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Report on Three Sisters (United States) — May 2001

Three Sisters

Bulletin of the Global Volcanism Network, vol. 26, no. 5 (May 2001)
Managing Editor: Richard Wunderman.

Three Sisters (United States) Radar interferometry suggests uplift during 1996-2000

Please cite this report as:

Global Volcanism Program, 2001. Report on Three Sisters (United States) (Wunderman, R., ed.). Bulletin of the Global Volcanism Network, 26:5. Smithsonian Institution. https://doi.org/10.5479/si.GVP.BGVN200105-322070

Three Sisters

United States

44.133°N, 121.767°W; summit elev. 3159 m

All times are local (unless otherwise noted)

United States Geological Survey (USGS) scientists detected a slight uplift of the ground surface over a broad region centered 5 km W of South Sister volcano in the Three Sisters region (figure 1). The area is located within the central Oregon Cascade range, 35 km W of Bend, and 100 km E of Eugene, Oregon. The measured uplift, which occurred during 1996-2000, covered an area ~15-20 km in diameter; the maximum amount of uplift at the region's center was ~10 cm. Several close aerial inspections of the area revealed no unusual surface features.

Figure (see Caption) Figure 1. Radar interferogram showing ground uplift pattern centered ~ 5 km W of South Sister. Each shaded region represents ~ 2.8 cm of ground movement in the direction of the satellite. In this case, four concentric shaded bands show that the surface moved toward the satellite (close to vertical) by as much as 10 cm between August 1996 and October 2000. Data gaps occur where forest vegetation or other factors hinder the acquisition of useful radar data. A numerical model places the source of the uplift ~ 7 km beneath the ground surface. After a color version by Wicks and others (2001), which uses radar images from the European Space Agency's ERS satellites.

The uplift was detected by using satellite radar interferometry (InSAR), which uses satellite data to make radar images of the ground surface (figure 1). InSAR can detect even minor (down to a few centimeters) changes in ground elevation over time. Images from 1996 and 2000 were compared and revealed the rise in ground level. The exact timing of uplift between the two dates, or whether it will continue, is unknown, but is being studied further.

The specific cause of the uplift was also uncertain. Uplift in the Three Sisters region may reflect intrusion of a relatively small volume of magma at a possible depth of 7 km. If this is the result of intrusion, it indicates that the region remains active, but does not suggest eruptive activity without additional precursors. In the Three Sisters area, earthquake activity appeared to be at or near background levels and gas emissions were low as of May 2001. The USGS plans to enhance the existing monitoring network in the region to more accurately detect possible precursors and to better understand the uplift phenomenon. Installation of one or more additional seismometers, a global positioning system (GPS) receiver, a resurvey of existing benchmarks and installation of new ones, and periodic airborne and ground-based sampling of gases are all being considered.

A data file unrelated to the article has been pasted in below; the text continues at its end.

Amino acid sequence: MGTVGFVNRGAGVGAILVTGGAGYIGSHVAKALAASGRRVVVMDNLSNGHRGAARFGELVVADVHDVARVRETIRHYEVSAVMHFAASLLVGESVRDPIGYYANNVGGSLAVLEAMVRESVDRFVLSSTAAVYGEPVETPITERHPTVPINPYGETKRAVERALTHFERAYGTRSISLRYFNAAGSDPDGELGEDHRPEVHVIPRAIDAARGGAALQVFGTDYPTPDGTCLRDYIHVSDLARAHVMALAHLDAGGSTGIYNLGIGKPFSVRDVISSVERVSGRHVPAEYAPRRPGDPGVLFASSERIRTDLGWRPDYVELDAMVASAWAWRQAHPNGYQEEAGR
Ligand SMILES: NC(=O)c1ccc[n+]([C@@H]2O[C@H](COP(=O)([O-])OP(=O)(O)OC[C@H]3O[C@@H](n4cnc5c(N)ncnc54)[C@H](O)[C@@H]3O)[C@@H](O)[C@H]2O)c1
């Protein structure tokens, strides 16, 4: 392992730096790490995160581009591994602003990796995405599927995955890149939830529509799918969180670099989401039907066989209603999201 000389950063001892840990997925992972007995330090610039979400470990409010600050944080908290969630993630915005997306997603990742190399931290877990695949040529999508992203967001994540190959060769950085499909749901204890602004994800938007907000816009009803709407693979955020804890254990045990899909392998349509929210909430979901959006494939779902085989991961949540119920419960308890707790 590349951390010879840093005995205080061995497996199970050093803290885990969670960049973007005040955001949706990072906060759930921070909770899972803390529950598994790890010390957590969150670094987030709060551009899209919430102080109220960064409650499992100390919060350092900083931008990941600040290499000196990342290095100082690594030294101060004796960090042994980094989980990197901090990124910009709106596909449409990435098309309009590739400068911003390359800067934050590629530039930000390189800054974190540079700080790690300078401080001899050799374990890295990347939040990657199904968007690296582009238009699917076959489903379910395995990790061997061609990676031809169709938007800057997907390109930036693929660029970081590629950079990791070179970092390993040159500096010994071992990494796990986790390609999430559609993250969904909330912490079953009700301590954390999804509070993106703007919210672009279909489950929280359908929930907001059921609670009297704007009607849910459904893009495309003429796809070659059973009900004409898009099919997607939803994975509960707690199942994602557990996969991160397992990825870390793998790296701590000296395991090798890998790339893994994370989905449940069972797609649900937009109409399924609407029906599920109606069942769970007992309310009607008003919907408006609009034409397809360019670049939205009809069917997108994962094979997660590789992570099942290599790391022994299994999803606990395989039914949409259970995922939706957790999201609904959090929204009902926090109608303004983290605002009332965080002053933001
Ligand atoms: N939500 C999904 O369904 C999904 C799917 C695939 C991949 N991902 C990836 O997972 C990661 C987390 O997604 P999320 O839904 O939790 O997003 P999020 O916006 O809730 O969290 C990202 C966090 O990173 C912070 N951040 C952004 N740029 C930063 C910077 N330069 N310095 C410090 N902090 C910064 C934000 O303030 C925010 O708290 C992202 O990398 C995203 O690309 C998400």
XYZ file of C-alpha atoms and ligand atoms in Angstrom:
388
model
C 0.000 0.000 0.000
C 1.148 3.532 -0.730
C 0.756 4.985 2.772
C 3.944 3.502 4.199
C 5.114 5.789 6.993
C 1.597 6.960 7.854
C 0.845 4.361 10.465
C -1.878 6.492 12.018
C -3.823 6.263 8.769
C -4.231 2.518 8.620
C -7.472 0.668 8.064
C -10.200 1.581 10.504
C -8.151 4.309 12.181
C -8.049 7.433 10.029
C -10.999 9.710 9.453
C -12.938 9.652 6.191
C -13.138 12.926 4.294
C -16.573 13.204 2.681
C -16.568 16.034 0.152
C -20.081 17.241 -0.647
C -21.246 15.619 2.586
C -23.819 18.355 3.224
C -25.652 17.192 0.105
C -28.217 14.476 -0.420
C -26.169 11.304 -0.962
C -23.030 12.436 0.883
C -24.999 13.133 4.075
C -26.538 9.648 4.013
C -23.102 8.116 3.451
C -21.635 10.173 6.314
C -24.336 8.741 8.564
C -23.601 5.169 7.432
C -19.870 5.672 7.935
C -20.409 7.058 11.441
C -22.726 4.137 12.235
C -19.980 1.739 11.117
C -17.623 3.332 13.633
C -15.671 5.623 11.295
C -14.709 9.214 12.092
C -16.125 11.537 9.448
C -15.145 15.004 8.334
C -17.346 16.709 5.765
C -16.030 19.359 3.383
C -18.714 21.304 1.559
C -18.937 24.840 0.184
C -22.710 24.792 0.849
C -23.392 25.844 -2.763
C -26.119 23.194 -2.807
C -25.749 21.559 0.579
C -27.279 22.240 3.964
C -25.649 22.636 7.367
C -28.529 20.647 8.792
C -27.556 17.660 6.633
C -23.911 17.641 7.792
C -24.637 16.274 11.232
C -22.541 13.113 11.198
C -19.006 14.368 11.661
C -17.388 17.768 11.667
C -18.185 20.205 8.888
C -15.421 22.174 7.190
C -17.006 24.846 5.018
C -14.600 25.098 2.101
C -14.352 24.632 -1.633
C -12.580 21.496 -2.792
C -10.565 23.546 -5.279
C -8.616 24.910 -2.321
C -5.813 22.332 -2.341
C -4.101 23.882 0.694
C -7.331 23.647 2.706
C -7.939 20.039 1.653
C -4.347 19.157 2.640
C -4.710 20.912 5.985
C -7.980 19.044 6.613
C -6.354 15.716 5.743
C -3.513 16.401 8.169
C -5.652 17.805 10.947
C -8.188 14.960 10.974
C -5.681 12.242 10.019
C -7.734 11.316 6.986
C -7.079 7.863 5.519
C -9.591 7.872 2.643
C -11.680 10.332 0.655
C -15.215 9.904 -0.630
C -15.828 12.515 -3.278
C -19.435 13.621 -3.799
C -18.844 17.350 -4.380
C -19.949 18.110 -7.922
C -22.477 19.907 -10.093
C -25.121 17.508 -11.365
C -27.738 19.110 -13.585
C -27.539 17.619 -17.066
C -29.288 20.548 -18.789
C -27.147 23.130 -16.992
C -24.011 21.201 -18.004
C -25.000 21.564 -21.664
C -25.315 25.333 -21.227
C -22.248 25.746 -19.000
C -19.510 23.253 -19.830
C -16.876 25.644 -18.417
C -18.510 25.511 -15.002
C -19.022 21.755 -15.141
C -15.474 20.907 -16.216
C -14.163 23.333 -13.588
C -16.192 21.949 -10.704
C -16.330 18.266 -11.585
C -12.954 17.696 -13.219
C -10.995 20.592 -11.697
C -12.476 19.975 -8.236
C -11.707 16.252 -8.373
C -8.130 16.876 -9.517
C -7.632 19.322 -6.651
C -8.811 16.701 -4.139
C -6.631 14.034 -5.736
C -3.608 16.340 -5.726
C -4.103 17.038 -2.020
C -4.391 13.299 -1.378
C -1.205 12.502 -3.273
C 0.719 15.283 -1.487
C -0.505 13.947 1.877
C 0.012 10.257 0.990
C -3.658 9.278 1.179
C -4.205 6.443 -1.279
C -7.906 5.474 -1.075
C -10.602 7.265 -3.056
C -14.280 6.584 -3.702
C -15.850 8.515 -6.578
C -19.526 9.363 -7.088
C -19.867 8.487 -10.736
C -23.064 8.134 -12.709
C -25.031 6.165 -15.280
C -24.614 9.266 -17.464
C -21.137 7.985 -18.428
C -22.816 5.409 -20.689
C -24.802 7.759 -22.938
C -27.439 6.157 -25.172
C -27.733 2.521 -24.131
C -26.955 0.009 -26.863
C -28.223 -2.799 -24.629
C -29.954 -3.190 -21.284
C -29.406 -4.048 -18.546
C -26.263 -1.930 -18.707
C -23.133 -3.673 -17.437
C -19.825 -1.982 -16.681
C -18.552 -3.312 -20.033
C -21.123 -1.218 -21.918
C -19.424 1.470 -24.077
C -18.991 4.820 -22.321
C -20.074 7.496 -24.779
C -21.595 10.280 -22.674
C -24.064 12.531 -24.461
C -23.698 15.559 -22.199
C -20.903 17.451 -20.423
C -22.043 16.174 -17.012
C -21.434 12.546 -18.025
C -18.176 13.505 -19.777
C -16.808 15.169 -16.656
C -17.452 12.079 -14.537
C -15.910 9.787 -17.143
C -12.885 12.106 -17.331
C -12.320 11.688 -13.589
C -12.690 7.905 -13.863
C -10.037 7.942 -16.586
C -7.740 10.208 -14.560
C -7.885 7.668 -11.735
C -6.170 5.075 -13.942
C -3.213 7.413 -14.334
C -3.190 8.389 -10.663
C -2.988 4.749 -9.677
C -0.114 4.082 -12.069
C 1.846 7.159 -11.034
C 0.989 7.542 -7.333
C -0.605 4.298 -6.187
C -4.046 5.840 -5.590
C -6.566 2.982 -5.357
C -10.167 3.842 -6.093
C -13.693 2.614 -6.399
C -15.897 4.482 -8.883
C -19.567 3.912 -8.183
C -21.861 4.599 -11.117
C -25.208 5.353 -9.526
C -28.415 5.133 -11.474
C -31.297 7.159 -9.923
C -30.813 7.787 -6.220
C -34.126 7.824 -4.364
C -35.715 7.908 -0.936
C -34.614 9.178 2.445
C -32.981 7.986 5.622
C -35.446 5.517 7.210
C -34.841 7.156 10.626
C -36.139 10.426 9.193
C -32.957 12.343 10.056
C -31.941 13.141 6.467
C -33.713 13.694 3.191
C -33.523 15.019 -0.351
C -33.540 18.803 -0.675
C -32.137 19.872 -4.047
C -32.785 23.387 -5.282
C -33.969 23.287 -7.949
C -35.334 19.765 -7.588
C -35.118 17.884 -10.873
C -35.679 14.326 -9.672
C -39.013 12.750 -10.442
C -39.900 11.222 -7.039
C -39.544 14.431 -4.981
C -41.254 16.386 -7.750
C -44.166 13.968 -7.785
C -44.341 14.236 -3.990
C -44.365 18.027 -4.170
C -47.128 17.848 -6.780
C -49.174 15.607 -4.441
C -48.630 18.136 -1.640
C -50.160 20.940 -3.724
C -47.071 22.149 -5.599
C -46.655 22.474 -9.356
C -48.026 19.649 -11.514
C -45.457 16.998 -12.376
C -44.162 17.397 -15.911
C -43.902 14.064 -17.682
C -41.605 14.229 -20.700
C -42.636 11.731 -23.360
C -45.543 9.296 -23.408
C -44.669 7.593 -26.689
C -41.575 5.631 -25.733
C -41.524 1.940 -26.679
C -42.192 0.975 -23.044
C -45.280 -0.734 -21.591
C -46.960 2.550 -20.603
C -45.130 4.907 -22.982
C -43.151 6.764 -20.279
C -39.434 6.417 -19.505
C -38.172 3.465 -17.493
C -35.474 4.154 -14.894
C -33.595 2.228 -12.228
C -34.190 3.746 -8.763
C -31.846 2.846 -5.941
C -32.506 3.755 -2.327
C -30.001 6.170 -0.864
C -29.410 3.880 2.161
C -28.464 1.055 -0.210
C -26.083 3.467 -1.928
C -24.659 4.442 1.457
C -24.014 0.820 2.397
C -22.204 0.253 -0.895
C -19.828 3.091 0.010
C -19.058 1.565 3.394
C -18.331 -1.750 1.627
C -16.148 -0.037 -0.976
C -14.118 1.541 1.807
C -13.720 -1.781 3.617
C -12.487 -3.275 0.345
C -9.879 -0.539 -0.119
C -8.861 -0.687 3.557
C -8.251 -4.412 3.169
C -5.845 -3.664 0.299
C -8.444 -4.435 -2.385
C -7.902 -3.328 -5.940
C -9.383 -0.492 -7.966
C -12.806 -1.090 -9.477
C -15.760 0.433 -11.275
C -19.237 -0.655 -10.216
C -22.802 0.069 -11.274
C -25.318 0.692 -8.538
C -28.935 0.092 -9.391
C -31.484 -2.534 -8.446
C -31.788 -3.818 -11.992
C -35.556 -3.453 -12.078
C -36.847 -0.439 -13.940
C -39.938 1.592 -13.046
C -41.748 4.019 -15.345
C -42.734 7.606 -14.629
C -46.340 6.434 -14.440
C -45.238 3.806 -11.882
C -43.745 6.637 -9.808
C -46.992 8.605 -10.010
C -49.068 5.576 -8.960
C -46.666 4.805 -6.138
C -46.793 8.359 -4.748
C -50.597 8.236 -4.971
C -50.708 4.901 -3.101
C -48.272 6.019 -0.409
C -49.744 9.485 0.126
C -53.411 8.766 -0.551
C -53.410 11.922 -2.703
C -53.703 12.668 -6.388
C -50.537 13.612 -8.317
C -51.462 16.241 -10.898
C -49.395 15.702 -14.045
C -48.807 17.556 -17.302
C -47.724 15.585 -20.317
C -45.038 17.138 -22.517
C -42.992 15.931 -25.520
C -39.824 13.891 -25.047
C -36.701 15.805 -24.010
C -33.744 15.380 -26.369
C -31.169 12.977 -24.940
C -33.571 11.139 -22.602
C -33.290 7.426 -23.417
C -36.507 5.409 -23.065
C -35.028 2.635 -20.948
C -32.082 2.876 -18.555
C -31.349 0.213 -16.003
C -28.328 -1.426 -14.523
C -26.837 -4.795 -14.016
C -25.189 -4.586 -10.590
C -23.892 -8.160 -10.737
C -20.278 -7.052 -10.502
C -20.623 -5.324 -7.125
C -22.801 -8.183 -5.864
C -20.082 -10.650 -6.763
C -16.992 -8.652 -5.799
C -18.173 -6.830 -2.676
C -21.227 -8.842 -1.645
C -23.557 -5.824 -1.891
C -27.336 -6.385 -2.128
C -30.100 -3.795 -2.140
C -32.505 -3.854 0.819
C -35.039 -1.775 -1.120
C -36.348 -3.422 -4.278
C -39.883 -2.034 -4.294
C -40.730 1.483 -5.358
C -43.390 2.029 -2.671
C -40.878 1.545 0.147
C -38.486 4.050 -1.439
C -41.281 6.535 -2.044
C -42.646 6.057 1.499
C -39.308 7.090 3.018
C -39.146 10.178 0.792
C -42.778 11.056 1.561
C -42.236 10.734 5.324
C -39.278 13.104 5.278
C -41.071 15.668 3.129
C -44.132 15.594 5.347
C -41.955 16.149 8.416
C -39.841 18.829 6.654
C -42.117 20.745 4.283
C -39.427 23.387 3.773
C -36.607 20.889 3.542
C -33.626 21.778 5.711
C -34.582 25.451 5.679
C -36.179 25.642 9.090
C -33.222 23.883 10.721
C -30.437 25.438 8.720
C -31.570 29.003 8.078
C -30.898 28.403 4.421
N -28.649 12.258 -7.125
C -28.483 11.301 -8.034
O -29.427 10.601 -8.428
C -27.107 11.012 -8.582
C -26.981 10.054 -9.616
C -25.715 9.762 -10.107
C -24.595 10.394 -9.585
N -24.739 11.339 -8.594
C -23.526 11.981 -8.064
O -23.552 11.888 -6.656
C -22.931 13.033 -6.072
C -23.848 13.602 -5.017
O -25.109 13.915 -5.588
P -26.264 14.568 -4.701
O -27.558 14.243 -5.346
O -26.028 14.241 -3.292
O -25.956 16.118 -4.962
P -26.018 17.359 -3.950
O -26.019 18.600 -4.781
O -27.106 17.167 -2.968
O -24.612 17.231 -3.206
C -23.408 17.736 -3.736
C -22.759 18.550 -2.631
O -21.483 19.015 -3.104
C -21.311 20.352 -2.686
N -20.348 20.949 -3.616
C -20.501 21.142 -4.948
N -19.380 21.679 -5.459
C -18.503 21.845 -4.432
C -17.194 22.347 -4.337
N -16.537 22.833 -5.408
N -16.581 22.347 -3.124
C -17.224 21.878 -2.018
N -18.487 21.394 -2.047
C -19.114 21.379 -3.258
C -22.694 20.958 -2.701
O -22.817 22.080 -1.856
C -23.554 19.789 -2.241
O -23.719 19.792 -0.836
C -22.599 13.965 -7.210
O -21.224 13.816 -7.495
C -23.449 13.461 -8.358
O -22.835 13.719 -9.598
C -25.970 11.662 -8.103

References. Wicks, C., Jr., Dzurisin, D., Ingebritsen, S.E., Thatcher, W., and Lu, Z., 2001, Ground uplift near the Three Sisters volcanic center, central Oregon Cascade Range, detected by satellite radar interferometry: in prep.

Geological Summary. The north-south-trending Three Sisters volcano group dominates the landscape of the Central Oregon Cascades. All Three Sisters stratovolcanoes ceased activity during the late Pleistocene, but basaltic-to-rhyolitic flank vents erupted during the Holocene, producing both blocky lava flows north of North Sister and rhyolitic lava domes and flows south of South Sister volcano. Glaciers have deeply eroded the Pleistocene andesitic-dacitic North Sister stratovolcano, exposing the volcano's central plug. Construction of the main edifice ceased at about 55,000 yrs ago, but north-flank vents produced blocky lava flows in the McKenzie Pass area as recently as about 1600 years ago. Middle Sister volcano is located only 2 km to the SW and was active largely contemporaneously with South Sister until about 14,000 years ago. South Sister is the highest of the Three Sisters. It was constructed beginning about 50,000 years ago and was capped by a symmetrical summit cinder cone formed about 22,000 years ago. The late Pleistocene or early Holocene Cayuse Crater on the SW flank of Broken Top volcano and other flank vents such as Le Conte Crater on the SW flank of South Sister mark mafic vents that have erupted at considerable distances from South Sister itself, and a chain of dike-fed rhyolitic lava domes and flows at Rock Mesa and Devils Chain south of South Sister erupted about 2000 years ago.

Information Contacts: Cascades Volcano Observatory (CVO), U.S. Geological Survey (USGS), 5400 MacArthur Blvd., Vancouver, WA 98661 USA (URL: https://volcanoes.usgs.gov/observatories/cvo/); Volcano Hazards Team, USGS, 345 Middlefield Road, Menlo Park, CA 94025-3591 USA (URL: http://volcanoes.usgs.gov/); Pacific Northwest Seismograph Network, University of Washington Geophysics Program, Box 351650, Seattle, WA 98195-1650 USA (URL: http://www.geophys.washington.edu/SEIS/PNSN/); Oregon Department of Geology and Mineral Industries, 800 NE Oregon St., Suite 965, Portland, OR 97232 USA (URL: http://www.oregongeology.org/sub/default.htm).